'Read my lips' - it's easier when they're your own

November 08, 2012

People can lip-read themselves better than they can lip-read others, according to a new study by Nancy Tye-Murray and colleagues from Washington University. Their work, which explores the link between speech perception and speech production, is published online in Springer's Psychonomic Bulletin & Review.

Most people cannot read lips - just try watching television with the sound turned off and see how much of a news item you understand. If you see someone speak a sentence without the accompanying sounds, you are unlikely to recognize many words.

Tye-Murray and her team developed simple, nonsensical sentences from word boards e.g. The duck watched the boy and The snail watched the goose, so that participants would easily identify and recognize individual words. Twenty adults recorded the sentences and, after several weeks, lip-read silent video clips with sentences spoken both by themselves and by nine other participants.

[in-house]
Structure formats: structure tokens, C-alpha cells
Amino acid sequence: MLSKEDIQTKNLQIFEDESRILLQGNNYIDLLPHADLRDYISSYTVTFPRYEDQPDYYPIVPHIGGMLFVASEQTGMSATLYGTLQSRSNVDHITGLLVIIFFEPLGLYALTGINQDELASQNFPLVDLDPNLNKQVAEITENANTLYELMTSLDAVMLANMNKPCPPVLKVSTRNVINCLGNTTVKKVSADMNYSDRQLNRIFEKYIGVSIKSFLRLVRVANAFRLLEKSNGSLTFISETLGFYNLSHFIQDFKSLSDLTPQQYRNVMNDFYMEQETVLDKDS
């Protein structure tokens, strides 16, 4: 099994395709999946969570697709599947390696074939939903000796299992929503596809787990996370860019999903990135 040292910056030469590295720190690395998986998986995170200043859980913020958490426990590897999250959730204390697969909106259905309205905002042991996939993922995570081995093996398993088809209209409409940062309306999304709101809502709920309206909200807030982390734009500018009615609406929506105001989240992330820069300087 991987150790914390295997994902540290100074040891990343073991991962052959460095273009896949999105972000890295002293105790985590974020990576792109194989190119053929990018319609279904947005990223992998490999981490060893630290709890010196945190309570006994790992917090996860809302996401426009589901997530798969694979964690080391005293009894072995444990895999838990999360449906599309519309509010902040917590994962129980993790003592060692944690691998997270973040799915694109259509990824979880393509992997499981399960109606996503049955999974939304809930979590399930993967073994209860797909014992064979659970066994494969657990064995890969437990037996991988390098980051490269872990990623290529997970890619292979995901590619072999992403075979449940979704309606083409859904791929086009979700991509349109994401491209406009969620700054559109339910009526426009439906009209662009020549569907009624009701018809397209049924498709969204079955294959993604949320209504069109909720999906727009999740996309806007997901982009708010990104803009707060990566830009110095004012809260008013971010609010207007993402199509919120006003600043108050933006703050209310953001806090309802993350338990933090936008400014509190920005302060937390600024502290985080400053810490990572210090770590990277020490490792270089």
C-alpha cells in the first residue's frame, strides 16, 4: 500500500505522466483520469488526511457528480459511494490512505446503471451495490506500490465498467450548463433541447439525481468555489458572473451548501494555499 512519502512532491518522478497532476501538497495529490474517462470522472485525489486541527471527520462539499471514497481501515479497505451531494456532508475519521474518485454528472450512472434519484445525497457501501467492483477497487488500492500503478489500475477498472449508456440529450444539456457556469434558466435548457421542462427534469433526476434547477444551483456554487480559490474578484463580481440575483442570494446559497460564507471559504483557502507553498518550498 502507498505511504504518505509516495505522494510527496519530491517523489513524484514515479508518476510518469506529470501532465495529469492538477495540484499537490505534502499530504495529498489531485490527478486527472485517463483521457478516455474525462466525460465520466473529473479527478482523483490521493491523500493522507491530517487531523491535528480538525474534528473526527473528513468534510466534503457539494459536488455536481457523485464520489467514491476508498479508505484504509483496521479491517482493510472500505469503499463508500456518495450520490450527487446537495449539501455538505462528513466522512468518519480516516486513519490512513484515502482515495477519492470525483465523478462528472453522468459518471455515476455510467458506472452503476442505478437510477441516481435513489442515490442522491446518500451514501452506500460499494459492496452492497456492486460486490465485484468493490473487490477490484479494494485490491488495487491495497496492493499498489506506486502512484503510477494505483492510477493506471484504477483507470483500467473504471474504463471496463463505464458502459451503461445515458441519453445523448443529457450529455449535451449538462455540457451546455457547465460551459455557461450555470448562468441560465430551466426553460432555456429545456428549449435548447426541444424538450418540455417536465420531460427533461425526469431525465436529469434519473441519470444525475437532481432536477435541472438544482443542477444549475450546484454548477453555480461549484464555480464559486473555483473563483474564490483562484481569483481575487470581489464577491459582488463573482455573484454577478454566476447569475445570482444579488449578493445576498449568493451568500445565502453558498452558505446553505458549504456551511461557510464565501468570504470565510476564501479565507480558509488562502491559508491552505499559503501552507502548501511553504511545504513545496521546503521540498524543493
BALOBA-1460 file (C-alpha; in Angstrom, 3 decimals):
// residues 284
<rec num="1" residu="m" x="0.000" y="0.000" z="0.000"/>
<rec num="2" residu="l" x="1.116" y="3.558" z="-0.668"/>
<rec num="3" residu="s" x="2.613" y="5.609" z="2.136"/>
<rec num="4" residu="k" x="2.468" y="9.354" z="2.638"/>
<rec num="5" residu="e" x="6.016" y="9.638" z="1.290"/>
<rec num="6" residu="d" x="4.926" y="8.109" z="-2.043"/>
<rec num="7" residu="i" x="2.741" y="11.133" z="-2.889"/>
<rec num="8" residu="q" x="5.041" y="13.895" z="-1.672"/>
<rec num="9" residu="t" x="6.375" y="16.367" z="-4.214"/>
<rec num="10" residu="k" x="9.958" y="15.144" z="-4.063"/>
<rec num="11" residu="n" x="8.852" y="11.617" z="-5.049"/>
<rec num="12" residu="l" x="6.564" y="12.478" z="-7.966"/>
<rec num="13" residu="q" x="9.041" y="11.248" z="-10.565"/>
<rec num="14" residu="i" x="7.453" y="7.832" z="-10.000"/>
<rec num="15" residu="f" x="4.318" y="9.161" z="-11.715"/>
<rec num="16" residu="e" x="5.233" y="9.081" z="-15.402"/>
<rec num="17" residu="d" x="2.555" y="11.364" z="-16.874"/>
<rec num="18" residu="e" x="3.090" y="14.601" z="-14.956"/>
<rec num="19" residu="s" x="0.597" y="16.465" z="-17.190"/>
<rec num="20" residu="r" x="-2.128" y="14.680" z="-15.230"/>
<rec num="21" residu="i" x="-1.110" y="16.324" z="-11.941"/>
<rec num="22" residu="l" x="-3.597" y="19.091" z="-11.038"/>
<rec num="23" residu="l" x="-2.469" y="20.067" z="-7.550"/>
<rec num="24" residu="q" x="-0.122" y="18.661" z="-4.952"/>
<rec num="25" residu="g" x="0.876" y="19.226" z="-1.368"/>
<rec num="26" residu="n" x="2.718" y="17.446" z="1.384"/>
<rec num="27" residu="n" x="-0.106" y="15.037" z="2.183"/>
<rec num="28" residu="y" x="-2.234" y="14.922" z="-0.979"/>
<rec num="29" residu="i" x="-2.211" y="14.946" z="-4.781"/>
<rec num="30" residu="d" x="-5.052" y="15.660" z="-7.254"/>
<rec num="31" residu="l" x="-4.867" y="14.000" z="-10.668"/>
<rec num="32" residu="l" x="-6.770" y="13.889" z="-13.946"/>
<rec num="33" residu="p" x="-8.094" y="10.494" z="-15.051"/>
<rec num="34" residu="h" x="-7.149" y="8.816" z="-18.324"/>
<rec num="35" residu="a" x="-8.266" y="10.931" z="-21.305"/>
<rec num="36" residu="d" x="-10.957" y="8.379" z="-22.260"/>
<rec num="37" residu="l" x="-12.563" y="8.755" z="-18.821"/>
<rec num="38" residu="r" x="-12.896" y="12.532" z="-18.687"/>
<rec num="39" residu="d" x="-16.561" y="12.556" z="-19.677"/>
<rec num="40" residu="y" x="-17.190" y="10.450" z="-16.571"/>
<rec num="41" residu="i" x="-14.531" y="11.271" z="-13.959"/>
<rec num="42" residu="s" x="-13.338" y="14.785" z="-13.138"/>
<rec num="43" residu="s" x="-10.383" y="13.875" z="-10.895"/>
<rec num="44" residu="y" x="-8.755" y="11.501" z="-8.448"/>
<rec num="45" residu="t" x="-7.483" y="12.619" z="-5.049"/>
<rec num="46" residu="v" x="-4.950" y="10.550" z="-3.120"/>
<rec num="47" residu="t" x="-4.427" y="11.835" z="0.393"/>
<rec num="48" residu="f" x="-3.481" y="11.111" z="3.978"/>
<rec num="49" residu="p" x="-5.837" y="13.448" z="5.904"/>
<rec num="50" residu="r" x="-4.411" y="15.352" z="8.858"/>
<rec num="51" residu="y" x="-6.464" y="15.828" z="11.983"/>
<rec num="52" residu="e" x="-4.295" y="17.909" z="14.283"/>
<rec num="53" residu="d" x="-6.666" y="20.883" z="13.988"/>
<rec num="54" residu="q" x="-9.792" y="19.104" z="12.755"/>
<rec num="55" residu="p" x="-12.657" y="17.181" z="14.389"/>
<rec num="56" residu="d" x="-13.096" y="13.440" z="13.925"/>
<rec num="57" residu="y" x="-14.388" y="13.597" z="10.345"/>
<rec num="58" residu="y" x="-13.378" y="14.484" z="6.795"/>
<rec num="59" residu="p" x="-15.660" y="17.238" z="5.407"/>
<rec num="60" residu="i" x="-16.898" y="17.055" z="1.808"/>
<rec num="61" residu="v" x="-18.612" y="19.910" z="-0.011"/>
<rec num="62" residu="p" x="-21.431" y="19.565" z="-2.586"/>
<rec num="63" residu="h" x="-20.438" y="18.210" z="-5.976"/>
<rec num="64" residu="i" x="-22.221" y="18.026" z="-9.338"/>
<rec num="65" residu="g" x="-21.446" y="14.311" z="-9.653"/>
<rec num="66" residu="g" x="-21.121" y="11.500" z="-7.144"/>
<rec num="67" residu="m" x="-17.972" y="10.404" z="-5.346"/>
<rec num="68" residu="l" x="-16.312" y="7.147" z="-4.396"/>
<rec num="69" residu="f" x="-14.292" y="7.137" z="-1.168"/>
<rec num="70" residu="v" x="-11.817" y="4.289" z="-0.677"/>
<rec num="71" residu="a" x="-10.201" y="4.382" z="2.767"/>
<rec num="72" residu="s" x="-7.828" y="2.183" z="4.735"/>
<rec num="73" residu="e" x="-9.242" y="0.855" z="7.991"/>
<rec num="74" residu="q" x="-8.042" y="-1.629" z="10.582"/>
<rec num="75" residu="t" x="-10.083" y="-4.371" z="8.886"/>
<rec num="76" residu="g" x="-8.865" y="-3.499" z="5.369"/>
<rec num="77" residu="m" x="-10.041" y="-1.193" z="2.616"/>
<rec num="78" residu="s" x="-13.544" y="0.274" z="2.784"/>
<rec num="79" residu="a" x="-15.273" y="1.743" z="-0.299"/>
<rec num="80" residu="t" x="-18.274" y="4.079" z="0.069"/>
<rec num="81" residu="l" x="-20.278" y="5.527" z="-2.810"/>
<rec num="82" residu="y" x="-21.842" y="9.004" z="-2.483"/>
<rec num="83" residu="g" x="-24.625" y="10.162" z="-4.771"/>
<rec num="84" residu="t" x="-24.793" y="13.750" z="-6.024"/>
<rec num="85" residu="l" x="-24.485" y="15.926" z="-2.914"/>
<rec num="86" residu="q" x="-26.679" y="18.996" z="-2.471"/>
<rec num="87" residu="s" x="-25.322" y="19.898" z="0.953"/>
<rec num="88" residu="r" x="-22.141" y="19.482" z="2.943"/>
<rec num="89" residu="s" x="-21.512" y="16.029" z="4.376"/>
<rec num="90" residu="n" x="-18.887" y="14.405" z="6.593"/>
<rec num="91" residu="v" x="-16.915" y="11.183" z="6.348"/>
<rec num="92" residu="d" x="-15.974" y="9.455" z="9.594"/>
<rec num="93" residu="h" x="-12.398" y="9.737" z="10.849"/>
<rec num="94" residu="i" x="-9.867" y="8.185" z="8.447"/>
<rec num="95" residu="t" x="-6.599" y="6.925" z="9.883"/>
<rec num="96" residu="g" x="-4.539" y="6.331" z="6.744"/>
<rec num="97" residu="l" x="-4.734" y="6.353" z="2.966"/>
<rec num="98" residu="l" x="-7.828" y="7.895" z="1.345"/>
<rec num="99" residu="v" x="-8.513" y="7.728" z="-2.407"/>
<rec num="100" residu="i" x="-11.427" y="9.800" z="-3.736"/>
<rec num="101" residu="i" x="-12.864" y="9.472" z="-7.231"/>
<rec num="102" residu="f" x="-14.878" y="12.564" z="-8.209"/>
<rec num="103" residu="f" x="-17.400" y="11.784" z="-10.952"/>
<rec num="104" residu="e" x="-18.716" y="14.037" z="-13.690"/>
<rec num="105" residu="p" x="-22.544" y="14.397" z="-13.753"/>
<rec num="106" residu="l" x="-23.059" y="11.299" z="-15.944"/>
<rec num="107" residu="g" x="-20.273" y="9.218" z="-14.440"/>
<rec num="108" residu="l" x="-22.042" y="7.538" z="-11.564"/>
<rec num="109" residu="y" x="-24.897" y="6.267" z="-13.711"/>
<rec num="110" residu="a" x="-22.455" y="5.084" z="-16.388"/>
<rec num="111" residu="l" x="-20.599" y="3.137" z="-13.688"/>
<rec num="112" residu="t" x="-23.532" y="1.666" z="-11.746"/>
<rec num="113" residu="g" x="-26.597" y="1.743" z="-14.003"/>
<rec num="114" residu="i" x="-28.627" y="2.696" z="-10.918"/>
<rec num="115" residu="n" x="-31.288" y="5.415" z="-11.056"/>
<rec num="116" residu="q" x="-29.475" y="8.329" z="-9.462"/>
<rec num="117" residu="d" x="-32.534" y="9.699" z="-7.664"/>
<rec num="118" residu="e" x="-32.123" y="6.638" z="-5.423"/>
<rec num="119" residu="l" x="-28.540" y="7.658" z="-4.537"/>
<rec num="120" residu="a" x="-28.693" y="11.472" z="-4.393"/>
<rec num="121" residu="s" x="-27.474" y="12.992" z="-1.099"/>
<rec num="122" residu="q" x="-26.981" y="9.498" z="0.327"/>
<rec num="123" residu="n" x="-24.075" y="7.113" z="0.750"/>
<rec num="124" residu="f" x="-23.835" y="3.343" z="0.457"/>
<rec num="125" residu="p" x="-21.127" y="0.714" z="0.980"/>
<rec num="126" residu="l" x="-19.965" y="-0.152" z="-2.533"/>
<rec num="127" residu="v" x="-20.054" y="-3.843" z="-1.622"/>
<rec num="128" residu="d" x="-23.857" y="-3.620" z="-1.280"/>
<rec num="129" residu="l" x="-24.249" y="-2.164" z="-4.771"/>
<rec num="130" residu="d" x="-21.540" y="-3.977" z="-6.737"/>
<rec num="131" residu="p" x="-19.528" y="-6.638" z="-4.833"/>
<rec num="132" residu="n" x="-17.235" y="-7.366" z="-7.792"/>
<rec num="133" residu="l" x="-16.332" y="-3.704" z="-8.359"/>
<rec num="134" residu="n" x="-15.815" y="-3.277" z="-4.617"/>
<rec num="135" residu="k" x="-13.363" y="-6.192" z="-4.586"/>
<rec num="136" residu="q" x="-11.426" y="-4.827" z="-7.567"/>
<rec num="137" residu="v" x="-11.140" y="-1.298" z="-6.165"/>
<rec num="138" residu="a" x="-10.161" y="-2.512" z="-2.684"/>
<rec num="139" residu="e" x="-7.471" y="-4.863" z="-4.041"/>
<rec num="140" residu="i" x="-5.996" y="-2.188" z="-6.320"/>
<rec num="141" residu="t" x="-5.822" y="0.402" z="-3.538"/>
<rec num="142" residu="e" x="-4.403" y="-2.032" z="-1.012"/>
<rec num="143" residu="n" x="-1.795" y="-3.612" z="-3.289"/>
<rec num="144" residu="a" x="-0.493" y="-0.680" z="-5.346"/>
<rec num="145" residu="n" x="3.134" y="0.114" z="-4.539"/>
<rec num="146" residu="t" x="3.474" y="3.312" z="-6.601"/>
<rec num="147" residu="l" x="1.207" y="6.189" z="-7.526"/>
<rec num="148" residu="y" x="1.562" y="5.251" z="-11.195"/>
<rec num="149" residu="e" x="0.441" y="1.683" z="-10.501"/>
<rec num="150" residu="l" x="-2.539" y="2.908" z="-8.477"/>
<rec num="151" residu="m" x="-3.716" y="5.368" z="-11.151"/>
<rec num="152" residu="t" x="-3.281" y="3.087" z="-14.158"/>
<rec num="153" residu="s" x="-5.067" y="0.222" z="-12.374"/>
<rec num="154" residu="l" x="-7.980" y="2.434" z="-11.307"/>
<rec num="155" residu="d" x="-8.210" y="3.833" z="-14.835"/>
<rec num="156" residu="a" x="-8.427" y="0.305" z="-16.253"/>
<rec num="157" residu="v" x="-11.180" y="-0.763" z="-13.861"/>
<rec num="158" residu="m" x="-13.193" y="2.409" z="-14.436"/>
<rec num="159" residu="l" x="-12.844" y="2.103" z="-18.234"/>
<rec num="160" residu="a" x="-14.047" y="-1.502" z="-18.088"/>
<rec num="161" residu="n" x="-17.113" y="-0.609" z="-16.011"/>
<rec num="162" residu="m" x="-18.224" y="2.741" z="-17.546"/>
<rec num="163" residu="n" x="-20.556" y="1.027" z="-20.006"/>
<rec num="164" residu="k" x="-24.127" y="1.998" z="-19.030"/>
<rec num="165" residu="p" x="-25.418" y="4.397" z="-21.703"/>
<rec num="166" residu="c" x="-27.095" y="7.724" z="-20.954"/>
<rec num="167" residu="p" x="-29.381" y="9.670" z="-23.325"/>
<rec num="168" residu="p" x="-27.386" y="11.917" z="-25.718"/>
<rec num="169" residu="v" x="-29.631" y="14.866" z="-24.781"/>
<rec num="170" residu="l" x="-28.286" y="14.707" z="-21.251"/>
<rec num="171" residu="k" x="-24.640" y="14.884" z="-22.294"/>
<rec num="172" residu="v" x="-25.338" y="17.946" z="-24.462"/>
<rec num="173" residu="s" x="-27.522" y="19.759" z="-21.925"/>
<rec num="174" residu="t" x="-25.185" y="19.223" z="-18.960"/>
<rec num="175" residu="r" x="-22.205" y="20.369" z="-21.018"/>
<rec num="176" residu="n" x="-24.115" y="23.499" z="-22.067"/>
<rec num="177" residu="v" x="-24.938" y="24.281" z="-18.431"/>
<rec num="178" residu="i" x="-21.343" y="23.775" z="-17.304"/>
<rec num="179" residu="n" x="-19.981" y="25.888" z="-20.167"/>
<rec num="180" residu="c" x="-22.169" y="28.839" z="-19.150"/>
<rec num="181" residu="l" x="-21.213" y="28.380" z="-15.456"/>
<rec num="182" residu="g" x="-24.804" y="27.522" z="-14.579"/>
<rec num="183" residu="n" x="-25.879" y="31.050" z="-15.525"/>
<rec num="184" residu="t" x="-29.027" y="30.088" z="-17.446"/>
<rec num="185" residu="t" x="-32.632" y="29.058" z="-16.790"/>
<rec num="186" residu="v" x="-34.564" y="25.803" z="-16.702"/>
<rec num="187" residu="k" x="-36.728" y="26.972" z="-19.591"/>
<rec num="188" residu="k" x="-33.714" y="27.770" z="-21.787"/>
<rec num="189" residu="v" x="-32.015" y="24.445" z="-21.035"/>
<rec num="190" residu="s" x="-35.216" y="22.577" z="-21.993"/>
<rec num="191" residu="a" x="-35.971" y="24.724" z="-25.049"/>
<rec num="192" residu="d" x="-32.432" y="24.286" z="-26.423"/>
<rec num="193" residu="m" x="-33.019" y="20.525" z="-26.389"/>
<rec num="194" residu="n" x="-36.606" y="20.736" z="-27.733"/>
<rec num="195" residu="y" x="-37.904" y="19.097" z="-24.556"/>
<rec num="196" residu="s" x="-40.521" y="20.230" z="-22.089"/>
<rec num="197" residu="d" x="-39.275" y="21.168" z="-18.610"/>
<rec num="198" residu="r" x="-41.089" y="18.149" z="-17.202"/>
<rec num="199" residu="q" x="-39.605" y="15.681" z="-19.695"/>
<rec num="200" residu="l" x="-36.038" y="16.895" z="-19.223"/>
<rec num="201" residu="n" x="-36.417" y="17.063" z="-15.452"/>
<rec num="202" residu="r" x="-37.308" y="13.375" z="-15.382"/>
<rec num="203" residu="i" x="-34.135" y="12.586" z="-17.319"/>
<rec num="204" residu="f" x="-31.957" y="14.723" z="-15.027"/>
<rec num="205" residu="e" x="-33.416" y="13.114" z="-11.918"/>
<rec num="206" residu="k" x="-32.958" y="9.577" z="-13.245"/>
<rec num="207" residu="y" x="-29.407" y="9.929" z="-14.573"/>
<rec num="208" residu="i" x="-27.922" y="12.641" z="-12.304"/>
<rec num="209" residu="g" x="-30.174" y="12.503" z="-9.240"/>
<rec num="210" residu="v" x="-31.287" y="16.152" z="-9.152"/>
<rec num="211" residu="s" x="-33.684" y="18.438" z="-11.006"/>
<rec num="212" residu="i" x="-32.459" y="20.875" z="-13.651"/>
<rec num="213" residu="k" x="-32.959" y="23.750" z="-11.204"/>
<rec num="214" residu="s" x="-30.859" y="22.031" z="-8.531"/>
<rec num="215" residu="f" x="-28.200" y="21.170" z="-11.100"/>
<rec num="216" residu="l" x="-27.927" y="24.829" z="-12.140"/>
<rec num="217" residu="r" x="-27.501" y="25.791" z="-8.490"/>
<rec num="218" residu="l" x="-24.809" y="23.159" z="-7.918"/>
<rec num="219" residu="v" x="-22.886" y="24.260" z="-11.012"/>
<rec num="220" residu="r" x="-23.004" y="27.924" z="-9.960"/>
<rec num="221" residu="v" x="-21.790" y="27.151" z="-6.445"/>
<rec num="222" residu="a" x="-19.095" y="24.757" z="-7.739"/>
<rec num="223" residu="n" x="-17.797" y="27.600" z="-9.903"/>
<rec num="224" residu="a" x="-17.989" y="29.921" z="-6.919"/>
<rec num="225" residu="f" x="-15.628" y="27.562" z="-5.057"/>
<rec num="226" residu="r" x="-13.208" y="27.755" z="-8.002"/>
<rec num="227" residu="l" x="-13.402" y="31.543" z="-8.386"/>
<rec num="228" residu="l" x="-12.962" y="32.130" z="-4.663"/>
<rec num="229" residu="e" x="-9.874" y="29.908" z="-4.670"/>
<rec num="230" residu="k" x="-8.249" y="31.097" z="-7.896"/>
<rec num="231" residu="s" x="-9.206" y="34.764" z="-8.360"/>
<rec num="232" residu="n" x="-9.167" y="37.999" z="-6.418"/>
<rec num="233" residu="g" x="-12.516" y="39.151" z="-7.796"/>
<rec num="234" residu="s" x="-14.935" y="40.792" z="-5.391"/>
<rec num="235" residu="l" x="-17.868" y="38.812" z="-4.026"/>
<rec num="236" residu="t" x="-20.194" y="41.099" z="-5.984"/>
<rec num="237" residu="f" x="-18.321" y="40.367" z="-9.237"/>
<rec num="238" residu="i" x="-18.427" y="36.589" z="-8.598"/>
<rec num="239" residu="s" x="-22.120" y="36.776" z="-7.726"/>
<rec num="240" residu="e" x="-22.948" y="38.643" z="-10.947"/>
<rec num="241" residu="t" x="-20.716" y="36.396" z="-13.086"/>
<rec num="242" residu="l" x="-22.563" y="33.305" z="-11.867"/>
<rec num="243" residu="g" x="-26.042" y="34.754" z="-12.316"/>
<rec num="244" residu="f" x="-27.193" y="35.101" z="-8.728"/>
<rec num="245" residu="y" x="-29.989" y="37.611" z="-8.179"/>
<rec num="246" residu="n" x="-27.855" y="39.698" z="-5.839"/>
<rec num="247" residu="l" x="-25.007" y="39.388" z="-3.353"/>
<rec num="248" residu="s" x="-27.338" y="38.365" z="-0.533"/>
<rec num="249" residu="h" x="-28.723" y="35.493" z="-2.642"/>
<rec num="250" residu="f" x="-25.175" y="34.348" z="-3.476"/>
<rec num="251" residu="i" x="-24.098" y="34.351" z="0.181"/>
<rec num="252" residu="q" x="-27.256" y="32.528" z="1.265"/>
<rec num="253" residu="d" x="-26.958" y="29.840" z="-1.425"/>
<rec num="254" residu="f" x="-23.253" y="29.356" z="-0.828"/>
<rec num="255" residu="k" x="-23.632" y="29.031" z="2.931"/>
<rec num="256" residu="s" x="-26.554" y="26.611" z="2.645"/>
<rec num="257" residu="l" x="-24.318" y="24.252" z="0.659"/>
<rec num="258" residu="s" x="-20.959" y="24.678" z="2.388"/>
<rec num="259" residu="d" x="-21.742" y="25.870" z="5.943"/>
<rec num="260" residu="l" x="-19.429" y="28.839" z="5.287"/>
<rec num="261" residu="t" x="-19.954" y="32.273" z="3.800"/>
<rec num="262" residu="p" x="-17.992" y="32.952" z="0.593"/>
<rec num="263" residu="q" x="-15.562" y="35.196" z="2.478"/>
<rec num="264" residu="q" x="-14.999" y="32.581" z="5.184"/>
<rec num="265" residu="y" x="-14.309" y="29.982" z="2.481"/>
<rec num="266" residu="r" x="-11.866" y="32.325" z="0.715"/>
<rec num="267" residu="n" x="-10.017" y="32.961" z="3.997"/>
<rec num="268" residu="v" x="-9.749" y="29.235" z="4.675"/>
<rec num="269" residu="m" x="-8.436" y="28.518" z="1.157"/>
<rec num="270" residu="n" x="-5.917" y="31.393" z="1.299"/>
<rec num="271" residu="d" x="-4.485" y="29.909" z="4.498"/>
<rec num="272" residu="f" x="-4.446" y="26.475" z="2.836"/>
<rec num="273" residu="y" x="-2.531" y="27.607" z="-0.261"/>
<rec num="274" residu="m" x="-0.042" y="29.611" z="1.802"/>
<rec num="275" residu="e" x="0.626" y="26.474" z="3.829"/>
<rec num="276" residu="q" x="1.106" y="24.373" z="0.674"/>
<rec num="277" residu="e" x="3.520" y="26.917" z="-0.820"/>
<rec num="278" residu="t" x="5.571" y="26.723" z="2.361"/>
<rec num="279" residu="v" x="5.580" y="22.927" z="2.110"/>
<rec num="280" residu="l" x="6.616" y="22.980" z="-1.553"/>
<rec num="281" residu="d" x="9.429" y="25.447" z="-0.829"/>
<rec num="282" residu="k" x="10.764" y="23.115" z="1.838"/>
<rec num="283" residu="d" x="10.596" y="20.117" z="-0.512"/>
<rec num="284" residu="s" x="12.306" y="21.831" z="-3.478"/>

Participants were able to lip-read video clips of themselves consistently more accurately than video clips of others. These findings suggest that seeing someone speak activates speech processes that link 'seen' words to 'actual' words in the mental lexicon, and the activation is particularly strong when you see yourself speak.

The authors conclude: "This study is one of the first to show that not only can people recognize their own actions from those of others, but they can better interpret their own actions. A strong link may exist between how we perform actions and how we perceive actions; that is, we may activate some of the very same mental representations when performing and when perceiving. These findings have important implications for understanding how we learn new actions and, particularly, for how we learn to recognize and produce speech."
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Reference

Tye-Murray N et al (2012). Reading your own lips: common-coding theory and visual speech perception. Psychonomic Bulletin & Review; DOI 10.3758/s13423-012-0328-5

The full-text article is available to journalists on request.

Springer

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